Red, White and Screwed, Part Deux
Expanded from the 6-11-2006 Daily Sparks (Nev.) Tribune
Updated 6-13-2006

Last week, I concentrated on the weakened economy and wobbly society which we have bequeathed to the class of 2006. This week, let's share some pain.

THE PHANTOM IS BACK. Back in 1981, I thought that public utility consumers had been freed from the pillage of paying for power company expenses not yet incurred. Sorry, kids. Future Test Year is back.

The Public Utilities Commission of Nevada has scheduled a June 20 hearing in Las Vegas on just that issue.

Utility rates are supposed to be based on actual, documented cost of service. The argument for Future Test Year is something called "regulatory lag," the time between when a cost is incurred and getting permission to recover it. This causes "attrition" of earnings. Poor babies.

Perhaps in a pre-emptive strike, Gov. Dudley Do-Right – a former utility CEO – just replaced Public Utilities Commissioner Carl Linvil with an inexperienced appointee.

"Linvil opposed a commission decision to recommend the use of future costs in calculating general rate increases for utilities," the Las Vegas Review-Journal reported.

"He dissented from the commission majority when it authorized Sierra Pacific Power an opportunity to earn an extra profit if it completed a 500 megawatt, gas-fired power plant on time. He also suggested the plant should be smaller," the paper stated.

Who's replacing Linvil? A former utility PR person and lobbyist. Tom Delay would be proud.

To quote Rosa Parks, people are sick and tired of being sick and tired.

Hence, this e-mail from a reader: "Is there presently any advocacy regarding Sierra Pacific pending rate hikes? I've been here 50 years and I can no longer keep my utility bills paid up. I am on Social Security, so it's the power company or go without food. I was a member of Communications Workers Union – worked at Western Union for 12 years. Anyway, your website just about describes how I feel about this God awful place. Keep up the good work. Sincerely, Laura."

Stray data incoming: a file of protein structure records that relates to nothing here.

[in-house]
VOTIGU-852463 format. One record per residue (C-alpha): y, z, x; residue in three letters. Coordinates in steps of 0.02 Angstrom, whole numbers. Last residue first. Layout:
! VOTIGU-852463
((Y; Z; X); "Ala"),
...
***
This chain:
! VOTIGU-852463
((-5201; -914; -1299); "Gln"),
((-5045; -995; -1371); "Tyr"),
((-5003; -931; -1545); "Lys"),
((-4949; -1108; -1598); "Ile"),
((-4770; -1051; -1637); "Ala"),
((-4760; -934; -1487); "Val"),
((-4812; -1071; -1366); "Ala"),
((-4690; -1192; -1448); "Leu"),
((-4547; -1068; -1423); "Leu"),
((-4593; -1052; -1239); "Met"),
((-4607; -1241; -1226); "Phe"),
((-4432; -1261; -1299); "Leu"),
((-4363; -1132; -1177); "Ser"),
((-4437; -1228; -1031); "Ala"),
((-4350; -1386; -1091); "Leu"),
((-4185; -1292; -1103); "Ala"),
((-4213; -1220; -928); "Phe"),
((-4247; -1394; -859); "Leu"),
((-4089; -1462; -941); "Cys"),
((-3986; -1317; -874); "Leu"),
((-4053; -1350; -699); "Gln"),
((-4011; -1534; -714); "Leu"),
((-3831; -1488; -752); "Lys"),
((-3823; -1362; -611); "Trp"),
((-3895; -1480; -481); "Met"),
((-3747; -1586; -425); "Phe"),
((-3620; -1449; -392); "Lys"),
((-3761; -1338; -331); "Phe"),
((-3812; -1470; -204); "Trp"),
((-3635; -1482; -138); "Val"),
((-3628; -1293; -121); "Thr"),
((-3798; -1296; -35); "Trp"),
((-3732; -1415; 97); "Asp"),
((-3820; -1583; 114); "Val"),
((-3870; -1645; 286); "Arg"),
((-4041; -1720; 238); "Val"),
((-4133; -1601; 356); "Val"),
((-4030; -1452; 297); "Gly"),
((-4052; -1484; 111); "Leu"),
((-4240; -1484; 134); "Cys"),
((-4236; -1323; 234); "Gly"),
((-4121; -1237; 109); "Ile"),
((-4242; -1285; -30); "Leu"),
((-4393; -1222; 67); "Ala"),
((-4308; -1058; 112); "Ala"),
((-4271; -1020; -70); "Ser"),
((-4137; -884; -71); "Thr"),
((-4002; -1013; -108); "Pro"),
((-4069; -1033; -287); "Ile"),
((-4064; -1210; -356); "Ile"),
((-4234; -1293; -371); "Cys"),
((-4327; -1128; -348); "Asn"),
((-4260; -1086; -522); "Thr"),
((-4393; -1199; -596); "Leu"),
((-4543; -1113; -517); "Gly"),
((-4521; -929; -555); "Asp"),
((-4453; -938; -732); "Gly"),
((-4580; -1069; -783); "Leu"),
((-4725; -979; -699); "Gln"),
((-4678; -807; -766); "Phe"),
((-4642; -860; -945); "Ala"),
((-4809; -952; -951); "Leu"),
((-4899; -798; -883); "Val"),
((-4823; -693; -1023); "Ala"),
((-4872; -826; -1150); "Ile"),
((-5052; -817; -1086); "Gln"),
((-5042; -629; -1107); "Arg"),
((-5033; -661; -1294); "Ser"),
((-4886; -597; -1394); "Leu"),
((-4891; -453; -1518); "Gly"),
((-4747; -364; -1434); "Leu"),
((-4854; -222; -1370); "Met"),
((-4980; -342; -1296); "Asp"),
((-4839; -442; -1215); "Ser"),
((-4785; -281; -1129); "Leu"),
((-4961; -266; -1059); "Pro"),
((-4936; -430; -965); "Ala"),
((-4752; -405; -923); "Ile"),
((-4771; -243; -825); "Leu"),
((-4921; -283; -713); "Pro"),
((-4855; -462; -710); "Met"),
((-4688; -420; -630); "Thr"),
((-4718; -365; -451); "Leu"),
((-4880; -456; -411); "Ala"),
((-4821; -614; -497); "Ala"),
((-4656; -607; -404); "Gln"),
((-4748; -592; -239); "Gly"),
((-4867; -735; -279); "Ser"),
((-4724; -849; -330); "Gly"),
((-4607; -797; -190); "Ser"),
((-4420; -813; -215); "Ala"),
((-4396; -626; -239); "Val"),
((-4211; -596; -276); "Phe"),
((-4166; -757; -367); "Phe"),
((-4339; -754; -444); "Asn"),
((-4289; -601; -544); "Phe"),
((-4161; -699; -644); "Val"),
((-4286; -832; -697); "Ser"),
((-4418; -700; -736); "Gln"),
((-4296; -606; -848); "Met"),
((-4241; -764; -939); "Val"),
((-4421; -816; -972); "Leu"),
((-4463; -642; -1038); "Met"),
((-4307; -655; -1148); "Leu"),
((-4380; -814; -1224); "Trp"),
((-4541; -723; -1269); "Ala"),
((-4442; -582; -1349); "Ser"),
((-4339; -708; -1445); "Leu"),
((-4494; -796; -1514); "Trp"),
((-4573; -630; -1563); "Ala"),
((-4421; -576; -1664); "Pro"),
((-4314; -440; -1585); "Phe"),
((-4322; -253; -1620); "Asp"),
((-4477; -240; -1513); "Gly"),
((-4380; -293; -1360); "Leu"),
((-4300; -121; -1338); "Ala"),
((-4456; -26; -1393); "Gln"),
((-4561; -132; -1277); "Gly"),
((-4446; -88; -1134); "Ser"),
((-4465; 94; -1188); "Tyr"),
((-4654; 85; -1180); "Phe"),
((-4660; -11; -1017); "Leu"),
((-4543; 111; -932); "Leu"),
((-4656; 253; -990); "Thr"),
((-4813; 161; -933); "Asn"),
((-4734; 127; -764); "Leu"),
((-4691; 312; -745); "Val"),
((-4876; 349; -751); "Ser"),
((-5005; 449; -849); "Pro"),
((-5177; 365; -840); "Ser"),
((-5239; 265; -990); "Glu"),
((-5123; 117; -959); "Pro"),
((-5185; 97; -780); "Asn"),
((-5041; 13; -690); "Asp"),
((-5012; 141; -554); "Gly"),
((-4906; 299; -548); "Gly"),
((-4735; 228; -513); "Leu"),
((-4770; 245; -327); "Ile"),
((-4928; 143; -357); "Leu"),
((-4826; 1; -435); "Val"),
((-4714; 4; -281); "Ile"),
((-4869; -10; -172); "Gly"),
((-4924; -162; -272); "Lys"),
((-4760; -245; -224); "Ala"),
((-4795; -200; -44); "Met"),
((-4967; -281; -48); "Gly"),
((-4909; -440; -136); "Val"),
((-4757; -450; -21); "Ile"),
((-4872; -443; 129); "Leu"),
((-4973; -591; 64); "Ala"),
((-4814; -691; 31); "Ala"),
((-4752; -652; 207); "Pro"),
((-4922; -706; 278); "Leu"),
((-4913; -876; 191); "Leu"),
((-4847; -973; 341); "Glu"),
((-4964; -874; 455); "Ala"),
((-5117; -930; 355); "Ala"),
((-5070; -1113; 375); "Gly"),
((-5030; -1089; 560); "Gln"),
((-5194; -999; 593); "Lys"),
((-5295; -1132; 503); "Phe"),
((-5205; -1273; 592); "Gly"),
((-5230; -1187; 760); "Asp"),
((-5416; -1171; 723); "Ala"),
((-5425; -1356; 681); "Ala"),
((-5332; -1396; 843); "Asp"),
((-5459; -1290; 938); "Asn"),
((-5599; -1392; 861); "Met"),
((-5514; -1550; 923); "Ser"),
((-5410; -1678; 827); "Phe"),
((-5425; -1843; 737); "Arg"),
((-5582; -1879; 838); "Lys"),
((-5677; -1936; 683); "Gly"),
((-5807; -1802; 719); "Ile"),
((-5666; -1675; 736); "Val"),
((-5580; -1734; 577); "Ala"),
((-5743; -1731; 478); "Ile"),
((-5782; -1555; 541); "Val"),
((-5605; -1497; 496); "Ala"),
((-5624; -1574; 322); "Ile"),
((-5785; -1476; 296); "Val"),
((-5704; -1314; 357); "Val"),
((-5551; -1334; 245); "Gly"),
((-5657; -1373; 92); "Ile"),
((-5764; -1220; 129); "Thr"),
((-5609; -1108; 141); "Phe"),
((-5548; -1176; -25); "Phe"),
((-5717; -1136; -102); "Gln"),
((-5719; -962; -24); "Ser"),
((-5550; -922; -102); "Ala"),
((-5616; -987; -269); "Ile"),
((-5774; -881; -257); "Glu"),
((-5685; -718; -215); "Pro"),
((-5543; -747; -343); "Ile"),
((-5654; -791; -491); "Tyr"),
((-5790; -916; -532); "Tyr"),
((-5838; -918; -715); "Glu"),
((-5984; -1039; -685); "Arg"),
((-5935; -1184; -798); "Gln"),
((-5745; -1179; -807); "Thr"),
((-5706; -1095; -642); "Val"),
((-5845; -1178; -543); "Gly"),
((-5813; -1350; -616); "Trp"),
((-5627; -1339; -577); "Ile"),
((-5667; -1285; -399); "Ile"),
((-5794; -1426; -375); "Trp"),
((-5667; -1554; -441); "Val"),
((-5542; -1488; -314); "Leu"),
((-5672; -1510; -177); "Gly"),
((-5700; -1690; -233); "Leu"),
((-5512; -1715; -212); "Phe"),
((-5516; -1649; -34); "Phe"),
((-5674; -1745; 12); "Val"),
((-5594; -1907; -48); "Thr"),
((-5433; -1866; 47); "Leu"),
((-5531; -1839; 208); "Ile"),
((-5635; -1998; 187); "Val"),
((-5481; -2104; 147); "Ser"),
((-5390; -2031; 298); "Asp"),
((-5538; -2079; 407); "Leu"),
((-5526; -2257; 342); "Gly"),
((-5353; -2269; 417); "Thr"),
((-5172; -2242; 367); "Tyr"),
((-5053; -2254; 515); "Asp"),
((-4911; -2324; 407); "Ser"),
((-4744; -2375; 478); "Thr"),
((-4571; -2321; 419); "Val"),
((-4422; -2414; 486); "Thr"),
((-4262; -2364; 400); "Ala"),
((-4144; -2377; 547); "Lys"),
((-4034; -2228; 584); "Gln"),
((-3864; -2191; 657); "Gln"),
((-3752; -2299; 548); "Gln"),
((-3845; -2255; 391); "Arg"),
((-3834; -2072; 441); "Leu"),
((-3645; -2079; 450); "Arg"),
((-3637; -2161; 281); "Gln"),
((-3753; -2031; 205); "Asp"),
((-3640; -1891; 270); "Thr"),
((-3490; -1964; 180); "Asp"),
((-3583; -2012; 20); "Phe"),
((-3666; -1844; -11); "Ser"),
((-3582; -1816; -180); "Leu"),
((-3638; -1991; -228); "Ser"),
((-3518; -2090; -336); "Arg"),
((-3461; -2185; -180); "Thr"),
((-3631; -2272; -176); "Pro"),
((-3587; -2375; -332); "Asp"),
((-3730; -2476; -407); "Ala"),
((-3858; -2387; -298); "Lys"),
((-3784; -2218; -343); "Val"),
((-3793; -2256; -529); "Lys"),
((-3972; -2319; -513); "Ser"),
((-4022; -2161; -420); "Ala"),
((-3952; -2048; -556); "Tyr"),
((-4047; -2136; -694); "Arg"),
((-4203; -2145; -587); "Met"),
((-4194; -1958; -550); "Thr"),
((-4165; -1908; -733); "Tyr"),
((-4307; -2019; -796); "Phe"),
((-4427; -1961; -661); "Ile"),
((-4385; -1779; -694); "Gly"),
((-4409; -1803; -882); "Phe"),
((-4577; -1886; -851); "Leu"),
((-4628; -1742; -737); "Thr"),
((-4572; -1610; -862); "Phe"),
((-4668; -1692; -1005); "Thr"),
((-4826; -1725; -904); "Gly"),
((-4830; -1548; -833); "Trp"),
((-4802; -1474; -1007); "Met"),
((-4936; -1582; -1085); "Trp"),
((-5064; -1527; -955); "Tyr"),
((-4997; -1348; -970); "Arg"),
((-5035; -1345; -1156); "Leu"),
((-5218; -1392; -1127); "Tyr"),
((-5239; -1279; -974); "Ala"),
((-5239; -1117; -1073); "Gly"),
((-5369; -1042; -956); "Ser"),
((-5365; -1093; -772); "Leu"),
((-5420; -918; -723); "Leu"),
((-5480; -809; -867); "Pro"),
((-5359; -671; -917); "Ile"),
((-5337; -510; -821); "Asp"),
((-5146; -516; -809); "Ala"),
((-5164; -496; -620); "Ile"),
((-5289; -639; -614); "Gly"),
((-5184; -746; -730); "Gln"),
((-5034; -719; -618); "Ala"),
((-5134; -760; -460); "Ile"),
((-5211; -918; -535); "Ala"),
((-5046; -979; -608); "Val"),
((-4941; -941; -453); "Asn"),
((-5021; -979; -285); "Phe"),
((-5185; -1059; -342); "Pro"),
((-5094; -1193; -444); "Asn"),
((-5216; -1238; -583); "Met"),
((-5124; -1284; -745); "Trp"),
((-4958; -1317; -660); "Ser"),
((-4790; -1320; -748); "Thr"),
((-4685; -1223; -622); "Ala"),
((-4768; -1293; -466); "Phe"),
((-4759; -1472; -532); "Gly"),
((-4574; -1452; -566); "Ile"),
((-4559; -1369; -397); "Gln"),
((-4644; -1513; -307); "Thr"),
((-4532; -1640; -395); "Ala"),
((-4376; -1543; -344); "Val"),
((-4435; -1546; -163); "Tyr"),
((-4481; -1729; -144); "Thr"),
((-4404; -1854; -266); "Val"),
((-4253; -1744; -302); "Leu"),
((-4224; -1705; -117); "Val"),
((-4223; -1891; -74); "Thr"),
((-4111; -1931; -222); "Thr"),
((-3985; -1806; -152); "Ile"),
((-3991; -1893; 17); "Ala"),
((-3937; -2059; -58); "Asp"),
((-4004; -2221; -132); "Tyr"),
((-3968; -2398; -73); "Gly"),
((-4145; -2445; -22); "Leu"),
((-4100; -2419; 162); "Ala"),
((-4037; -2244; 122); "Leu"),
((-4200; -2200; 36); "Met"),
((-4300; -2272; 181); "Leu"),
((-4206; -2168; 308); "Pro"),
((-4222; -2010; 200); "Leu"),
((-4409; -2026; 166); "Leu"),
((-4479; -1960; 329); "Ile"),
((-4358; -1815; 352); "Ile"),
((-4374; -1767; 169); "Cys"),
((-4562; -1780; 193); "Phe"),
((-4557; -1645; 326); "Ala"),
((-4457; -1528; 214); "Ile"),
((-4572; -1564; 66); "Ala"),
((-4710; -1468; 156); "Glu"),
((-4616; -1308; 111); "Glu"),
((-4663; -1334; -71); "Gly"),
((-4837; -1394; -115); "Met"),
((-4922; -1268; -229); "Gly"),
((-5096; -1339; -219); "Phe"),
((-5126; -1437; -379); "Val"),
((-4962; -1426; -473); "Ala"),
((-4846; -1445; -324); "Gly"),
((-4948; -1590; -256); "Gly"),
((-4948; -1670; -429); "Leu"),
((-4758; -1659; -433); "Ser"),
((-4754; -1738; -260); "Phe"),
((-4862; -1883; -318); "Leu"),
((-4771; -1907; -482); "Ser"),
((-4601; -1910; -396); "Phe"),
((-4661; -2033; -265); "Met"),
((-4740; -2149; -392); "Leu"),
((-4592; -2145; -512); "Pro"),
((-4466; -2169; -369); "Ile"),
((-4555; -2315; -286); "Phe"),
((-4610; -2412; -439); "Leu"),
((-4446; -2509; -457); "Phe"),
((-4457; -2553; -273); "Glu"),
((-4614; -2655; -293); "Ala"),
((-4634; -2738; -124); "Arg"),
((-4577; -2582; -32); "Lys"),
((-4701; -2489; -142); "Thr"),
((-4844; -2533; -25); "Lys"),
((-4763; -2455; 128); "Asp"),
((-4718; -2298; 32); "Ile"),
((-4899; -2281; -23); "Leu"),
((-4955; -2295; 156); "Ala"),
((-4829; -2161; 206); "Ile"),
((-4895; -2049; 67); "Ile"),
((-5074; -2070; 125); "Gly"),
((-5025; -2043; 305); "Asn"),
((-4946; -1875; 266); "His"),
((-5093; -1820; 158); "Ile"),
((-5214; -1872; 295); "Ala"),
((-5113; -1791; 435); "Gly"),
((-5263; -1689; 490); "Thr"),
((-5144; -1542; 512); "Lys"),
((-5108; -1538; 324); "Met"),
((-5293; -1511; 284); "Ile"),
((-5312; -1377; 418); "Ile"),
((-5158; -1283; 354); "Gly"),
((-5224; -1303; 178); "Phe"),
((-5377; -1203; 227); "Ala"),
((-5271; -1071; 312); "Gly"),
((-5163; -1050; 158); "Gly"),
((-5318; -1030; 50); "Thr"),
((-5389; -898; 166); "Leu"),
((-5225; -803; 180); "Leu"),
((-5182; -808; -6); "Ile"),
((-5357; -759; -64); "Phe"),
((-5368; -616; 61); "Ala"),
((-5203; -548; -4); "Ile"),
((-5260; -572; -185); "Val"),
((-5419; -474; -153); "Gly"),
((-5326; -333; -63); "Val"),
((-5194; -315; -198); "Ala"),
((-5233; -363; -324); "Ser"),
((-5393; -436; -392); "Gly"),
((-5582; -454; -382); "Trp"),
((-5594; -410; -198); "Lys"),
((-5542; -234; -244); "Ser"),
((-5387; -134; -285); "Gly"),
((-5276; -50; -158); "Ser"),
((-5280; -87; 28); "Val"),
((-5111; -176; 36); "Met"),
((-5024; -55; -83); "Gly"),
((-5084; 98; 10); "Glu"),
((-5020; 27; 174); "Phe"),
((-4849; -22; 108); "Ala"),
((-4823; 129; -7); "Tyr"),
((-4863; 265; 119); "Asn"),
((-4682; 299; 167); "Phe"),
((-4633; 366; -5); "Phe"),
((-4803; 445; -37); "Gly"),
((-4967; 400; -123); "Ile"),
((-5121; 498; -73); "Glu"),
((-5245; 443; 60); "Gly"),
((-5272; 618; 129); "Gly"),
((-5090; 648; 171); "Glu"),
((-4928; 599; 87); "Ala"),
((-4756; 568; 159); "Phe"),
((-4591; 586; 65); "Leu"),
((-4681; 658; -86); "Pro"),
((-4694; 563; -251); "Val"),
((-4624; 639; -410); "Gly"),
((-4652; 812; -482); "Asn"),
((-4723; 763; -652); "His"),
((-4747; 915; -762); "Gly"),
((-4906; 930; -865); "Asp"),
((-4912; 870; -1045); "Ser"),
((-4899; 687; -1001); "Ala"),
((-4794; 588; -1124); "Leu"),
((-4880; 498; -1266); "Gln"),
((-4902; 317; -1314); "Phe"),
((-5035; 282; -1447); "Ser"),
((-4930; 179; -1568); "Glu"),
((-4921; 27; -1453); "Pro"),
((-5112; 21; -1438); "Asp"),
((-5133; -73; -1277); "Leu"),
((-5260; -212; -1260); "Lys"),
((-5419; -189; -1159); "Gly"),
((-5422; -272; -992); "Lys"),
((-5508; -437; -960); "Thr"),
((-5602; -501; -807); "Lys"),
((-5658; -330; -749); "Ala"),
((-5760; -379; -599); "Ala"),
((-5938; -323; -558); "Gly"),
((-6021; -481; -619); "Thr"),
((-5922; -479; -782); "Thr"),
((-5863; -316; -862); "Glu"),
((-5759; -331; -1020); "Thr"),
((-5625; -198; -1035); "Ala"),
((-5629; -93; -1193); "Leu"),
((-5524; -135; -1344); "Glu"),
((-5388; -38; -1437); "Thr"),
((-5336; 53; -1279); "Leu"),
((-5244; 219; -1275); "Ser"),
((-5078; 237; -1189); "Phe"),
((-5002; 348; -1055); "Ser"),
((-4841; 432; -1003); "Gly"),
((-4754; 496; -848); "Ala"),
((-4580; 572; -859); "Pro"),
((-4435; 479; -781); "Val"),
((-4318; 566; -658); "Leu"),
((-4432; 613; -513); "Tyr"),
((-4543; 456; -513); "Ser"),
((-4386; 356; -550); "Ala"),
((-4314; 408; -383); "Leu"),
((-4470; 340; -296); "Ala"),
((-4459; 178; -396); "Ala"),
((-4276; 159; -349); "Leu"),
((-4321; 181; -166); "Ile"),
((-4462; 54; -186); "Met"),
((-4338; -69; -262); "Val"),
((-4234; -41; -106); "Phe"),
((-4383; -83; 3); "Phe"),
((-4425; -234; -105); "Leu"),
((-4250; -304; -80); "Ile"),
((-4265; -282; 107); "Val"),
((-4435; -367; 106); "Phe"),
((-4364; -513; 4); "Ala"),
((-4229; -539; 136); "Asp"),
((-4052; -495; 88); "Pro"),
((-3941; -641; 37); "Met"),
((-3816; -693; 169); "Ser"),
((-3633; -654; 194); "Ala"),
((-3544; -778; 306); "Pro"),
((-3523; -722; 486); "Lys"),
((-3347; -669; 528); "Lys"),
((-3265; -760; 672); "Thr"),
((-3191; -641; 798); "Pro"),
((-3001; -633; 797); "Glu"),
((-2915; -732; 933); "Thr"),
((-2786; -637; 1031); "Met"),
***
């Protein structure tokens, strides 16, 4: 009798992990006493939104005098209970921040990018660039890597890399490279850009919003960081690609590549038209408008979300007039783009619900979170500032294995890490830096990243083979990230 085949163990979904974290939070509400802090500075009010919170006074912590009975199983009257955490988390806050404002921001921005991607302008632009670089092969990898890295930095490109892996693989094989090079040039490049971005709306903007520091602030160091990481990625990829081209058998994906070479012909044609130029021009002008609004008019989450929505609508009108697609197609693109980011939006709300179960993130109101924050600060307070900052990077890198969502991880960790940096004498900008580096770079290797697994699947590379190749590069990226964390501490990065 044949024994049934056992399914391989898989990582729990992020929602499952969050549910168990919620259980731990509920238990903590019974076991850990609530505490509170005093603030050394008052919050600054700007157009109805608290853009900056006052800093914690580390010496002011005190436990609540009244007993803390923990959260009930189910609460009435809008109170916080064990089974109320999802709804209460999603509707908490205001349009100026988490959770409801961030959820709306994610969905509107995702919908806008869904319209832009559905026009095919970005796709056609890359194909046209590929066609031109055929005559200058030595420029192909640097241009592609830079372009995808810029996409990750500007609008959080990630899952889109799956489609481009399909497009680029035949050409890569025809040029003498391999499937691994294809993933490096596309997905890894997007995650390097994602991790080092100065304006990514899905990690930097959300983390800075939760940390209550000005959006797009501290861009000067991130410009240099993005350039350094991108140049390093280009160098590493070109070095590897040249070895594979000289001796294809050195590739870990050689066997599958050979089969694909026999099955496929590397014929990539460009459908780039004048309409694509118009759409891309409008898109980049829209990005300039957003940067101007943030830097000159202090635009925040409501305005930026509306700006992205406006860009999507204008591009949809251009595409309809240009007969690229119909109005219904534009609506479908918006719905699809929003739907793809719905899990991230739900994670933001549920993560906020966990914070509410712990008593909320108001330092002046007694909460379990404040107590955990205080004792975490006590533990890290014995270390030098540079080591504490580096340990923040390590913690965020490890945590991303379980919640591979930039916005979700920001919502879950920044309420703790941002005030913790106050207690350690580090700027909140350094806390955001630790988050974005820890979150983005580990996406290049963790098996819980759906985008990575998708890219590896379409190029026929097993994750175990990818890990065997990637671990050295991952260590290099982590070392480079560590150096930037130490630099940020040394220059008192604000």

Laura, I've been fighting this fight for 30 years and will continue to do so. We've been playing musical consumer advocates on the state level recently, but the big issues lie with Washington, a compliant Congress, a weak opposition and a president who believes in exploiting people like you in the name of the free market.

The energy market is anything but free. It's a rigged game guaranteed to rip off thee and me. (Enron fell, but ARCO and its sisters are still around.) The pricing of natural gas is as Kafkaesque as that of gasoline, has been for decades. The price of a therm has no relationship to wellhead pricing or cost.

I wish I could say that political involvement might help. Nationally, you have a choice between two organizations of corporate conservatives.

You can make an impact on the state and local level, but that doesn't address your problem of skyrocketing utility rates.

I see TV news reports attempting to advise consumers how to get better gas mileage (watch your tire inflation) or cut utility bills (turn off lights), but none of that matters. The individual consumer has little elasticity of demand. You need a minimum amount of gasoline every week to get to work and live your life, just as you need a basic level to power your home.

The big decisions are made by those far richer and more powerful than thee and me.

As my Tribune colleague in columny Travus T. Hipp once presciently opined, "if voting mattered, they wouldn't let us do it." It must, because they won't.